Jennifer Marsh

NOAA Fisheries, Habitat Conservation Division, Anchorage


  • MS in fisheries, 2010, University of Alaska Fairbanks
  • BS in aquatic and fishery sciences, 2005, University of Washington
  • BS in ecology, evolution and conservation biology, 2005, University of Washington

Professional and Research Interests: Jennifer will soon complete her PhD in fisheries at the University of Alaska Fairbanks. Her research interests are marine ecology, stock assessment, and resources management. She is interested in pursuing a career with a federal or state agency as a fisheries biologist, and contributing to the science supporting fisheries management and conservation. “I look forward to increasing my knowledge of regulatory policy, process policy of implementation at different governmental levels and the potential to work with a variety of stakeholders,” Jennifer said.


Jane Sullivan

NOAA Sustainable Fisheries Division, Juneau, 2016

Education: BS in wildlife biology, 2012, University of Montana

Professional and Research Interests: Jane will complete her MS in fisheries at the University of Alaska Fairbanks in 2016. Her interests include population modeling, fisheries management, and science communication. “When I look to the future, I see myself working at the interface between fisheries science and management,” she said. Jane’s long-term goal is to work with a state or federal agency in Alaska, and she hopes to use her background in quantitative fisheries to generate tools that inform policy makers.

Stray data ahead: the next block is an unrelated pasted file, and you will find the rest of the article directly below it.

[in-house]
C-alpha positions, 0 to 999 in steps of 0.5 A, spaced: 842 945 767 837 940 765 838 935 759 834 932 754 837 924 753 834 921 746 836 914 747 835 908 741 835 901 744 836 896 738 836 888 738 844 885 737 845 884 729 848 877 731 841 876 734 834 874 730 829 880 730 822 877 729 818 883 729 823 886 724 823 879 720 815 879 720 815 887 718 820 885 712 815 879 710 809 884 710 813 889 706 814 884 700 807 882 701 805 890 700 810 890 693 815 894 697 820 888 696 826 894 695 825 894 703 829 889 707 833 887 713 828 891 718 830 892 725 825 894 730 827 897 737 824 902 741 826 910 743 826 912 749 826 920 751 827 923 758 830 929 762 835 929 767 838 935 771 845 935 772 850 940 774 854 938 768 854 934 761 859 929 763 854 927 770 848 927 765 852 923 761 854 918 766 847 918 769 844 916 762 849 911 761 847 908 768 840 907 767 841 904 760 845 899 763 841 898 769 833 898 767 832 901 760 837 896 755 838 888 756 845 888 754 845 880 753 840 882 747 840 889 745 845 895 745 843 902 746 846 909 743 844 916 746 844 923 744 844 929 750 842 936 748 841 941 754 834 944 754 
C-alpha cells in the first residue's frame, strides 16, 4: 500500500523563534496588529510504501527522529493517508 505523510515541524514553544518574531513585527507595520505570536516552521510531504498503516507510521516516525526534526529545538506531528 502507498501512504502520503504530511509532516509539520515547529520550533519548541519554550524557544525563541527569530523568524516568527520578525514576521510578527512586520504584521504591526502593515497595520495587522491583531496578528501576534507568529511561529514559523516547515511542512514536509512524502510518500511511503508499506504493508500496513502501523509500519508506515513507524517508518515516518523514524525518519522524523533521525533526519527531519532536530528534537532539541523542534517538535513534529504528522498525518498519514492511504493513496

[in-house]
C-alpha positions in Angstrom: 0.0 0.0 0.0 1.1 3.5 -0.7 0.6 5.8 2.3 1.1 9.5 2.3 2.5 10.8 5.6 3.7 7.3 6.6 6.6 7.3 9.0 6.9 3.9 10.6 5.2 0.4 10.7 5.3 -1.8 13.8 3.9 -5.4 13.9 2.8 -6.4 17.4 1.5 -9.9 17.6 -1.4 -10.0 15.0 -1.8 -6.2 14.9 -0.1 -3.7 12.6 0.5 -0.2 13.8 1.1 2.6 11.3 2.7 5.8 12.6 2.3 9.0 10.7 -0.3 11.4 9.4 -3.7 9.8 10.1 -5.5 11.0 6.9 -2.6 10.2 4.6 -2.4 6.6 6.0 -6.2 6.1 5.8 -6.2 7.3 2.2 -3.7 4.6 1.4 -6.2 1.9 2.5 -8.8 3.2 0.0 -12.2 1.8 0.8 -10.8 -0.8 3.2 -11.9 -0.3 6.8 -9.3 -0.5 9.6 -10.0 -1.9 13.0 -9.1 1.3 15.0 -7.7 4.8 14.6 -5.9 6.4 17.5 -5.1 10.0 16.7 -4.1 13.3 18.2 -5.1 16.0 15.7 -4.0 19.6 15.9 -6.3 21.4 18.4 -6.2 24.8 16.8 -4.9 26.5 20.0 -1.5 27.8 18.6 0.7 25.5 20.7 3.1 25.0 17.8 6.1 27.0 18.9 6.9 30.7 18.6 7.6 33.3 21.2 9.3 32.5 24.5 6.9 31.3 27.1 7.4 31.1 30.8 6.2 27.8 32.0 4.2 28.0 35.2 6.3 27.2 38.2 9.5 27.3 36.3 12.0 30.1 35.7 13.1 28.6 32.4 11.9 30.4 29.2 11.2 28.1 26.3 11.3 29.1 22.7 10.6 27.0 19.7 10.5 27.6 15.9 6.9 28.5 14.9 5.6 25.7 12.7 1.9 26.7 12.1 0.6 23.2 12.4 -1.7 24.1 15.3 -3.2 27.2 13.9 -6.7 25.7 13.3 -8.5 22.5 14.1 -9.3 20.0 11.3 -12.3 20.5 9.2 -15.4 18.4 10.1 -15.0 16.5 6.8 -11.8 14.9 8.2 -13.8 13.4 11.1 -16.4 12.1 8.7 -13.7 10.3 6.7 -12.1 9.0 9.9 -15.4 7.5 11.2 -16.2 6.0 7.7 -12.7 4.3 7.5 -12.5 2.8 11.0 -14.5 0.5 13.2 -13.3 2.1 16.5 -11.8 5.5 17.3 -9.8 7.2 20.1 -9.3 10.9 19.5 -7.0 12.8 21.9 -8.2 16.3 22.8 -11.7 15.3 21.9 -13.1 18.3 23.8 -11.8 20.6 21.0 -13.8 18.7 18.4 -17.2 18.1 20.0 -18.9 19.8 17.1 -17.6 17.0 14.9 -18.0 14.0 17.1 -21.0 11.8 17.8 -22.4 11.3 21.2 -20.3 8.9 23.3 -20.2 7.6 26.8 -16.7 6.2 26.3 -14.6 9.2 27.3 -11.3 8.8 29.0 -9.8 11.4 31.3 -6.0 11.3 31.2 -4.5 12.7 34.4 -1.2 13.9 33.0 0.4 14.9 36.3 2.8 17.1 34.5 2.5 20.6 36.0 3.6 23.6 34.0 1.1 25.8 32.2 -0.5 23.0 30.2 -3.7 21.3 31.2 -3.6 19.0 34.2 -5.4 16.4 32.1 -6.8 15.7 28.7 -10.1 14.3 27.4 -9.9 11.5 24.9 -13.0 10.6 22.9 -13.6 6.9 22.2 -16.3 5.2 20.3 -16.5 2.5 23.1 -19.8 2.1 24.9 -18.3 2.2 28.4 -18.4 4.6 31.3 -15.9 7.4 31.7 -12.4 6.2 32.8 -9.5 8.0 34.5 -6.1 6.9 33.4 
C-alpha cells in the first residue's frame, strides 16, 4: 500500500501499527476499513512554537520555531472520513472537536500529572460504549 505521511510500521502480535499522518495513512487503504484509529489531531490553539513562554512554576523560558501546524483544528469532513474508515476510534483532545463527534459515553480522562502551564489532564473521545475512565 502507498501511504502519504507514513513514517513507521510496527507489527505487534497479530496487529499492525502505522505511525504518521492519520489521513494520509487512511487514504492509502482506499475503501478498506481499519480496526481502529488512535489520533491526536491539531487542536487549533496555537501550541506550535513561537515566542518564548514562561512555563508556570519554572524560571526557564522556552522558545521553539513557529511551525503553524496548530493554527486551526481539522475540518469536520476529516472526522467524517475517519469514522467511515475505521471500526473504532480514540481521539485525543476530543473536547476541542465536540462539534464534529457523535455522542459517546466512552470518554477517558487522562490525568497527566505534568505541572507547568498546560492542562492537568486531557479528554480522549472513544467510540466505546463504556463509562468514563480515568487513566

Face of young man, outdoors, smiling

Matt Robinson

North Pacific Fishery Management Council, Anchorage, 2015


  • MA in northern history and global environmental policy, 2015, University of Alaska Fairbanks
  • BA in history, 2012, University of Alaska Fairbanks

Professional and Research Interests: At the North Pacific Fishery Management Council, Matt works on a team writing the Bering Sea fisheries ecosystem plan. His work as a fish and wildlife technician at the Alaska Department of Fish and Game inspired his passion for conservation and the challenges fisheries face. He developed perspective and an appreciation for the state’s natural resources and the resulting human-nature relationships that intersect with management strategies. He is excited to work directly with environmental policy and conservation to create economically and ecologically sustainable resource development.

Face of young woman, outdoors, smiling.

Marysia Szymkowiak

NOAA NMFS Sustainable Fisheries Division, Juneau, 2015


  • PhD in marine policy and fisheries management, 2015, University of Delaware
  • MA in international environmental policy, 2009, American University
  • BA in criminal justice/sociology, Rutgers University

Professional and Research Interests: Marysia came from a Polish town on the Baltic Sea where deep cultural traditions around species like cod and salmon are disappearing along with these fish stocks. Similarly, she witnessed on the US East Coast how declines in cod, haddock, and flounder have eroded the cultural threads of commercial fishing in towns on Cape Cod. In Alaska, the culture of fishing is just as deep, but due to successful management practices the fisheries are still highly productive. It is the natural and cultural richness of Alaska’s fisheries that captured her fascination several years ago when she moved to Southeast Alaska. She is eager for the opportunities to apply her knowledge and skills to Alaska fisheries management. As a fellow she has reviewed the halibut and sablefish IFQ program.

In the news